UPS, Bacardi, DNV GL shake up the sustainability status quo

Names in the News

UPS, Bacardi, DNV GL shake up the sustainability status quo

sustainable business UPS, Sierra Club, DNV GL
Clockwise from upper left: Aaron Mair, Sierra Club; Remi Eriksen, DNV GL; Edward Rogers, UPS; Kate Williams, 1% for the Planet; Brenden McEneaney, U.S. Green Building Council.

Sustainable business isn't a monolithic entity. In addition to corporations, startups and public agencies, there is no shortage of third-party organizations and consultants playing varying roles in the space.

This month's Names in the News roundup of the latest executive hires and other movers and shakers related to all things green business helps drive home the diversity of the sector, with news coming from logistics magnates, biotechnology upstarts and booze businesses alike.

Have a tip for our next installment on a big move for a colleague or your own career? Shoot us an e-mail at [email protected].

DNV GL digs from within for new CEO

A seven-month search for a successor to the chief executive role at energy and sustainability consultancy DNV GL ended last week with the announcement that 22-year company veteran Remi Eriksen will take over the CEO role this August.

The news also comes just weeks after DNV GL saw longtime CEO Henrik Madsen, who will be retiring on Aug. 1, appointed to the board of the United Nations Global Compact Board — an indication of just how fast the world of sustainable business has developed of late.

Remi Eriksen DNV GL
“I believe the future will be characterized by a very complex and fast-changing world and a period of slower global growth," Eriksen said in a statement announcing his promotion. "However, the world economy is still on track to more than double in size over the next 40 years."

While mindful of the dual risks and opportunities that he is likely to be faced with, Eriksen will look to position DNV GL as a reliable third party with the capacity to increase the impact of corporate sustainability initiatives.

"I see a future where trusted independent parties are increasingly needed to enable safe and responsible business performance and sustainable value chains," Eriksen added.

Who's news

Edward Rogers, UPS

Edward Rogers UPS
A former U.S. Air Force captain who has since logged more than two decades with shipping giant UPS, Edward Rogers earlier this month was appointed the company's global director of sustainability.

Rogers, who has already worked in a number of management and corporate development roles for UPS, will succeed Steve Leffin — an early architect of the company's sustainability strategy who focused heavily on reporting and transparency. 

Aaron Mair, Sierra Club

Aaron Mair the Sierra Club
In mid-May, Aaron Mair, a 31-year veteran of environmental, urban development and civil rights causes, was elected to serve as the new president of the Sierra Club. Mair's work has spanned from mapping the spread of diseases to leading high-profile environmental justice campaigns in states including New York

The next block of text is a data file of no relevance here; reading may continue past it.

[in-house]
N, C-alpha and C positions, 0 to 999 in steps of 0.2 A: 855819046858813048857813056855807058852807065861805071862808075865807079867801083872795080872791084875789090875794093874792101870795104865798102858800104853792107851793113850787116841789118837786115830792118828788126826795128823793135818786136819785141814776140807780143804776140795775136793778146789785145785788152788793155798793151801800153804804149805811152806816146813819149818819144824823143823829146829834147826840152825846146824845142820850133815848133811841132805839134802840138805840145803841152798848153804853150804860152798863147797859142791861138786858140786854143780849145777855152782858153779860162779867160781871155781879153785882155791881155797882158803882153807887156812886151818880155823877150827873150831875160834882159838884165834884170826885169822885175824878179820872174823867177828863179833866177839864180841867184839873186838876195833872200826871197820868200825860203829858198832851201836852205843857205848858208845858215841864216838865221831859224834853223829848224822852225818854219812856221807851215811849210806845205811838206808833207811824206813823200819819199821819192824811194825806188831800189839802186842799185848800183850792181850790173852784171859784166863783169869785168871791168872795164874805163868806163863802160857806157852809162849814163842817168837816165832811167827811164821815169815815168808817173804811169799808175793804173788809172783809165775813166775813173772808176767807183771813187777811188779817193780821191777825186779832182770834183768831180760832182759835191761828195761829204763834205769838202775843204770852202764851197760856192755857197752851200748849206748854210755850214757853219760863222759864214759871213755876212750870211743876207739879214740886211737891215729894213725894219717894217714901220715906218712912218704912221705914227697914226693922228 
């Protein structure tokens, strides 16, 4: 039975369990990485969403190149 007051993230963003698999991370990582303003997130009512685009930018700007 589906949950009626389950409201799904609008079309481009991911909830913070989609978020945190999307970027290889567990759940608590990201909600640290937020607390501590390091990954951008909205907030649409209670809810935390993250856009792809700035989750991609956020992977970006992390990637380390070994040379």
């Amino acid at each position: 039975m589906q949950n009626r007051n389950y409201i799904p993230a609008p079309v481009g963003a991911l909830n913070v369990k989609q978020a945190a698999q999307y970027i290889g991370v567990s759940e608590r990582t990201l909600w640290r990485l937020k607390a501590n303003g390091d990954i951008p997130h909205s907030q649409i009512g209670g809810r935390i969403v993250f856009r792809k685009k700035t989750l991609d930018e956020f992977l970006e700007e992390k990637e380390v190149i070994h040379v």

He also becomes the first African American president of the iconic green advocacy group — a particularly notable milestone given ongoing efforts to diversify leadership in the environmental movement.

Gwen Ruta Environmental Defense Fund

On the heels of the announcement of a new president for the Environmental Defense Fund (EDF), Gwen Ruta — a former vice president of corporate partnerships for the NGO — has been promoted to senior vice president for climate and energy.

The move is part of a restructuring to address EDF's shifting approach to broad environmental issues. "Solving problems like climate change and overfishing require a global perspective and an international approach,” said EDF President Fred Krupp in a statement.

Kate Williams, 1% for the Planet

Kate Williams 1% for the planet
Nonprofit management veteran Kate Williams is taking the torch at 1% for the Planet, a network of some 1,200 businesses co-founded in 2002 by Patagonia founder Yvon Chouinard to connect sustainability-minded organizations and donate 1 percent of pre-tax revenue to environmental causes.

Most recently, Williams was the executive cirector of the Northern Forest Canoe Trail, a 1% for the Planet nonprofit organization. She previously chaired the National Outdoor Leadership School (NOLS) Board of Trustees.

Brenden McEneaney, U.S. Green Building Council

Brenden McEneaney U.S. Green Building Council

City planning and urban development veteran Brenden McEneaney is taking the helm of the Northern California chapter of the U.S. Green Building Council.

McEneancy will join USGBC-NCC as executive director this July, having most recently served as director of the resilience program at the Urban Land Institute in Washington, D.C.

On the Move

- The world's biggest privately-held spirits company, Bacardi Limited, recently scored a home run in the realm of green marketing with three top honors at the Hermes Creative Awards judged by representatives from the Association of Marketing and Communication Professionals. The company's Good Spirited: Building a Sustainable Future sustainability initiative won for both its traditional media and Well, I spoke a little too soon. We're taking off, a little late after sitting, but they're going to re-route us north to avoid "weather." Keep tabs on UA1204. media incarnations.

- It's been another busy month in sustainable business news. Former GigaOm reporter Katie Fehrenbacher is now covering cleantech for Fortune. The Guardian's sustainable business editorial director, Jo Confino, has accepted a new opportunity to spearhead the Huffington Post's coverage of the topic.

- Biotech company Solazyme, which focuses on algal oils to replace petroleum-based counterparts, recently scored a win in the realm of innovation with CEO Jonathan Wolfson nabbing the 2015 George Washington Carver Award innovation in industrial biotechnology.